My father was a young pastor whose salary was sometimes paid in eggs and chickens, and the house was a godsend. My oldest brother was born in Nellie’s living room. Eventually the church grew, and my parents moved into the parsonage built for our expanding family. But moving out of the little cottage adjacent to Nellie’s did not end her role as part of our family.
I came along last, the youngest of five children. Unlike my brother, I was born in the town hospital on a sunny day in May. But Nellie was just as much a part of my life as of that of my older siblings. Because my mother frequently joined my father in ministry visits and calls, I would often be entrusted to Nellie’s care. It was an easy three-block walk from our house.
Those were days before the proliferation of nursing homes and retirement communities. Nellie was able to make ends meet by taking in, and caring for elderly women boarders. There were always about five of them, lined up in their wheelchairs in Nellie’s living room. We always called them “The Grandmas.” I have forgotten their names, but I can never forget the memory of the scene. Our town had a little radio station that played Christian music and Nellie tuned in faithfully. It seemed like whenever I came to visit, Nellie was singing hymns as she combed the long silver hair of one of the grandmas.
This kind attention to the little needs of the old ladies was so typical of Nellie. She and a helper cared for all of the essentials of these women who sat in tall, old-fashioned carved wood wheel chairs. On warm days, she would wheel all of them out on her screened-in porch. They were all so glad to see me when I visited. I would entertain them by rope-jumping and playing where they could watch me.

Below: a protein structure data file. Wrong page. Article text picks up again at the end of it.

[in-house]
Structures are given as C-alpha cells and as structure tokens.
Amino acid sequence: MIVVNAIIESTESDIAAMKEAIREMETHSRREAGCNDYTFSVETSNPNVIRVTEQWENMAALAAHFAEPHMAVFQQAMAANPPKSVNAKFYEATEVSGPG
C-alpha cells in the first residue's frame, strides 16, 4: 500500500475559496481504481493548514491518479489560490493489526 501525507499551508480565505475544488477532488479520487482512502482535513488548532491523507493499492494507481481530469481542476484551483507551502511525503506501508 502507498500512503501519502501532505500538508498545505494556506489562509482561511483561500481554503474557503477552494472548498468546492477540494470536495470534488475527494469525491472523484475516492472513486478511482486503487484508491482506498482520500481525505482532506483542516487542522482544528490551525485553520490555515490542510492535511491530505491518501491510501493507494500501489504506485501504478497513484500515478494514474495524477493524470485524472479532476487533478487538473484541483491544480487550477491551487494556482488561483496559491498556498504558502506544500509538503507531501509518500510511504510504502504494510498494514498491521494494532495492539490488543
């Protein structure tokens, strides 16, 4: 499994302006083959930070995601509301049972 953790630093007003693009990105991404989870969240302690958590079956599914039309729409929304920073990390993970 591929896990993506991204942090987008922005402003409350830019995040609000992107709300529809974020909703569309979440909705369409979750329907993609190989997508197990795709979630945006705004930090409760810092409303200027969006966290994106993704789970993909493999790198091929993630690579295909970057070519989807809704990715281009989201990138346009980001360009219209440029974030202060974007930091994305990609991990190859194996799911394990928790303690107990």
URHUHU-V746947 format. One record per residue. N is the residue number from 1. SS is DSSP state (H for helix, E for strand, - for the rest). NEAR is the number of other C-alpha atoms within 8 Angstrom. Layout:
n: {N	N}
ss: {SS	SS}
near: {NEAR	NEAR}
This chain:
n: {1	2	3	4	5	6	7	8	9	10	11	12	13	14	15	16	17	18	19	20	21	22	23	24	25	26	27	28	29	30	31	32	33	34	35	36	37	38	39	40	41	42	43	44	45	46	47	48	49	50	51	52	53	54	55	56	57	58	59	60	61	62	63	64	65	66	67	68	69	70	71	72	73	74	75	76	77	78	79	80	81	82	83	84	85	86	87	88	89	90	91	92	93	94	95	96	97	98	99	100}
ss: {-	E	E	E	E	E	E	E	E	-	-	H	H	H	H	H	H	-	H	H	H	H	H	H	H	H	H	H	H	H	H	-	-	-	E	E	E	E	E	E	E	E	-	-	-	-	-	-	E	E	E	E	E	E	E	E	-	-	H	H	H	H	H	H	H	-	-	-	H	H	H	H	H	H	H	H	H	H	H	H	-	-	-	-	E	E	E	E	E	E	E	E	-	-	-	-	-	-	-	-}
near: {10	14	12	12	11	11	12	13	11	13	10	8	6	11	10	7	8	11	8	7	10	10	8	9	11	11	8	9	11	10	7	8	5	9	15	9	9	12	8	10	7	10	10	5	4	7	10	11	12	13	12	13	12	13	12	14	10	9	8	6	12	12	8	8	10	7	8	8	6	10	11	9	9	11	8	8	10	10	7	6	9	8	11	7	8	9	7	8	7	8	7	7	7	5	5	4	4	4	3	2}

Nellie had a dark upright piano. On some Sundays, our family would come sing around it to the utter delight of the grandmas. My older siblings were amazing musicians who could play the old ladies’ favorite hymns effortlessly. I was taking piano lessons, but I would never perform when the rest of my family was present. Instead, I loved it when I had the piano all to myself with the grandmas as my captive audience. I felt famous. They praised me out of all proportion to my talent or ability. I wowed them with that tune that could be played by rolling my knuckles over just the black keys. They were greatly impressed when I presented “Chopsticks” and “Heart and Soul.” They clapped and heaped effusive praise on me. Repetition never tired them. My concerts were the only time Nellie would turn down the radio, an unusual honor. I didn’t notice their crippled bodies and confused minds. I was young, and these ladies were my adoring public.
It is six decades since I was the darling of the grandmas. Now I visit grandmothers who live in a nursing home a mile from my house. Just like in Nellie’s house long ago, simple offerings put smiles on wrinkled faces. My siblings are still better piano players than I am—I enjoyed the privilege accorded to many youngest children by being allowed to quit lessons early. But I learned just enough to offer some basic songs. So when I sit at the piano in the nursing home dining room and play “You are My Sunshine,” a new generation of grandmas applauds enthusiastically and I feel famous once again.